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Asleep At The Wheel? The Limits Of Self-Driving Cars

The era of driverless cars is dawning. But are we really ready to just let our vehicles take over?

Self-driving cars may one day allow us to text at the wheel, but not just yet
Self-driving cars may one day allow us to text at the wheel, but not just yet
Christina Müller

MUNICH — Brake, start, drive, brake again. Above all, be careful not to drive into the car in front of you. Stop-and-go traffic is annoying and unproductive. But soon cars will drive by themselves. And that raises all kinds of new possibilities, like reading the newspaper, checking your emails, or having breakfast — all while respecting the road laws.

Not bad, right? This, apparently, is the future for passengers of self-driving cars. It all sounds very practical. And if you believe what car manufacturers are saying, it's not going to be much longer before this becomes a reality. But will self-driving cars really be as hands-free as all that?

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Geopolitics

Is Odessa Next? Putin Sees A Gateway To Moldova — And Chance For Revenge

After the fall of Mariupol, Vladimir Putin appears to have his eye on another iconic southern coastal city, with a strong identity and strategic location.

Odessa after a missile attack

Vincenzo Circosta/ZUMA
Anna Akage

Air strikes on the port city of Odessa have become more frequent over the past three weeks, most often hitting residential buildings, shopping malls, and critical infrastructure rather than military targets. The missiles arrive from naval vessels on the Black Sea and across the sea from the nearby Crimean coast, with the toll including multiple civilian deaths and a growing sense of panic. In Odessa, fears are rising that it could follow Mariupol as Vladimir Putin’s next principal target.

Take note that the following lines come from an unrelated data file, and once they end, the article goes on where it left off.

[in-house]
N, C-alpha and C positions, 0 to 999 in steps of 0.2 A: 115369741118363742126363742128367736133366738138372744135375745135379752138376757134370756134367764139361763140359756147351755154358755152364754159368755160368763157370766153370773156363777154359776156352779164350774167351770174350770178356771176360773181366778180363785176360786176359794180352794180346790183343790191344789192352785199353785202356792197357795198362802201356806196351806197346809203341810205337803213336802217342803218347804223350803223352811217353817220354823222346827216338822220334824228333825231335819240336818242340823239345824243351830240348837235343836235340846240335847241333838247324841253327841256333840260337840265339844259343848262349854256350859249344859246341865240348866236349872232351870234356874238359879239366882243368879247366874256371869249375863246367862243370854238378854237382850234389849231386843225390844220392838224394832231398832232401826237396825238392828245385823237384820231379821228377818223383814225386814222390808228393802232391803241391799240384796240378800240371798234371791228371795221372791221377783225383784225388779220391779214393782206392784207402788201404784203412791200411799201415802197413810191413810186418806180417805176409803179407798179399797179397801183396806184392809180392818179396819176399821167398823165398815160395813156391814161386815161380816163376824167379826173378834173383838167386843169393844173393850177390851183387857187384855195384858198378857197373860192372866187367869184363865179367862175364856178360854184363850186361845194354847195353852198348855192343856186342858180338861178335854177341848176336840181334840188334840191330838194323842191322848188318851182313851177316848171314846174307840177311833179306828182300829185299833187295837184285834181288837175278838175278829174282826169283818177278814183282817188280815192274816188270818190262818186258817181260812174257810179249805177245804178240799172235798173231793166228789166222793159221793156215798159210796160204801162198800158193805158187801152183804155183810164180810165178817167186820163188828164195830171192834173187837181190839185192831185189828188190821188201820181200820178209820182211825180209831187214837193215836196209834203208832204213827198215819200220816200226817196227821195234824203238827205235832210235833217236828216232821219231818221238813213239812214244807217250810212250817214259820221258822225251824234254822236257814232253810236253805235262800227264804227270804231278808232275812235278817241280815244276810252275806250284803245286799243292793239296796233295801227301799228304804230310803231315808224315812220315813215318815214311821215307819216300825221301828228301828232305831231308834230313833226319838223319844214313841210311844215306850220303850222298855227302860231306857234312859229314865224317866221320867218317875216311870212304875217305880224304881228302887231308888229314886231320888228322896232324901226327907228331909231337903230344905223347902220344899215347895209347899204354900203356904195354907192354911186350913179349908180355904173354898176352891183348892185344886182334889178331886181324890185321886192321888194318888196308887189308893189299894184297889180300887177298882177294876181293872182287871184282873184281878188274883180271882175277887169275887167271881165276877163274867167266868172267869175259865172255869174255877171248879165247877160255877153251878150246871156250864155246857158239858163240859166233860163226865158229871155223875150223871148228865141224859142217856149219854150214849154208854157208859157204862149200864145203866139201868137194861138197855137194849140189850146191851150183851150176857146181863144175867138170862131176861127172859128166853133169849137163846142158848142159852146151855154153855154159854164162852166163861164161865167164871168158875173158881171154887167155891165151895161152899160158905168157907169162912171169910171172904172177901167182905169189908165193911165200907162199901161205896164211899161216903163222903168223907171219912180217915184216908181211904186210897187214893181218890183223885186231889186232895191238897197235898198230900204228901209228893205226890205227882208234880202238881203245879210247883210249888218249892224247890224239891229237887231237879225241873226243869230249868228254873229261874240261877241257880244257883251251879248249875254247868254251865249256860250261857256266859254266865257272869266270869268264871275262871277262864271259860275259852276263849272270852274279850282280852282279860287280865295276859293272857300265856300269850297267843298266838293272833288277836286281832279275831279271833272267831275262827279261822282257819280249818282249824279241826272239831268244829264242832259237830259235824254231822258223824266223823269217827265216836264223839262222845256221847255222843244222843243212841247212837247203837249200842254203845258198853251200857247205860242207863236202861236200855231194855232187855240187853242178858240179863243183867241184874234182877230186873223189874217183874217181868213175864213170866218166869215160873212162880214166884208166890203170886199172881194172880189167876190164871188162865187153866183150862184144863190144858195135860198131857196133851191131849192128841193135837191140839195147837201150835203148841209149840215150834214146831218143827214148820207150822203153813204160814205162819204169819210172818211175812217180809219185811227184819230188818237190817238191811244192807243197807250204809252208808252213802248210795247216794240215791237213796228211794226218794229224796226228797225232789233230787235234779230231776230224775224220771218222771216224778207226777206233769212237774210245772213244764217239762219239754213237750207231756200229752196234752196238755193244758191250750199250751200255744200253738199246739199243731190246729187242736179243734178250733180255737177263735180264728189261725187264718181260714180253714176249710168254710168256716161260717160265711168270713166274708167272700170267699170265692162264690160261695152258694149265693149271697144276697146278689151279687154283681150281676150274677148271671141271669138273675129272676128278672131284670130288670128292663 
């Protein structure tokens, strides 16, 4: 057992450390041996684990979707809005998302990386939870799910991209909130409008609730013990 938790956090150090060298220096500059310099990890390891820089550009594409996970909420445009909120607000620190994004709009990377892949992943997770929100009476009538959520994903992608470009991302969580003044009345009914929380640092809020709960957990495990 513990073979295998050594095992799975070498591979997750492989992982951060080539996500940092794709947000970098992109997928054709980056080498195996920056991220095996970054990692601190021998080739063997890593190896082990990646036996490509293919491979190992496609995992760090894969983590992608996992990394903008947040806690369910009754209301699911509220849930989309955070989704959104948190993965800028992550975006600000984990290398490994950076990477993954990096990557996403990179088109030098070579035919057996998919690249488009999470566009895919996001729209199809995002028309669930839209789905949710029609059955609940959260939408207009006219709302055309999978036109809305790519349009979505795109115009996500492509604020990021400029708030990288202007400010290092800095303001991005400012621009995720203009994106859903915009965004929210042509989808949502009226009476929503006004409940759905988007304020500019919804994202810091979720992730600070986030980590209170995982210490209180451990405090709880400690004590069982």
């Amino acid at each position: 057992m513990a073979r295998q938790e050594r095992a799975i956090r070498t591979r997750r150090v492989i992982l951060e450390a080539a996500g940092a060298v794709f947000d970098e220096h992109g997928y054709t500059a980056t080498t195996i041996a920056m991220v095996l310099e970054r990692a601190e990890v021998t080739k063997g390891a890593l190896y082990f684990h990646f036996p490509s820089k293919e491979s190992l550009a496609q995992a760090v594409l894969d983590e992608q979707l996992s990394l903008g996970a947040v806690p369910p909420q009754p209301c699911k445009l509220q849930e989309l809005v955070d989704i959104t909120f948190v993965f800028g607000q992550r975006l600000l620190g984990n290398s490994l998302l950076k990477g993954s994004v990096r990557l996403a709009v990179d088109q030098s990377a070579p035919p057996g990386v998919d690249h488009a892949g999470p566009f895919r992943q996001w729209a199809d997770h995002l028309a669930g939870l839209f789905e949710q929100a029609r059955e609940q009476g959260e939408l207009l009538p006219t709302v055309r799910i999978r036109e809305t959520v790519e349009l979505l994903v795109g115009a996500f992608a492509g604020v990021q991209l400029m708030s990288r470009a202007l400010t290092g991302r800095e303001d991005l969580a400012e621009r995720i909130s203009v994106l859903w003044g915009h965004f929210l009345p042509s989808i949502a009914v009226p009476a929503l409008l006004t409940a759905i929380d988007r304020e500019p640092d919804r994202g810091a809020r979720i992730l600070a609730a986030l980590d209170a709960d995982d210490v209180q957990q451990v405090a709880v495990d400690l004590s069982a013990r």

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Since the beginning of the war, more than half of the population — about 500,000 people — have left the city, even as others are flowing into Odessa from other war-torn regions in southern Ukraine, where the situation is even worse: people from Nikolayev, Kherson, Crimea, and even from Moldovan Transnistria.

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Central to the tragic absurdity of this war is the question of language. Vladimir Putin has repeated that protecting ethnic Russians and the Russian-speaking populations of Ukraine was a driving motivation for his invasion.

Yet one month on, a quick look at the map shows that many of the worst-hit cities are those where Russian is the predominant language: Kharkiv, Odesa, Kherson.

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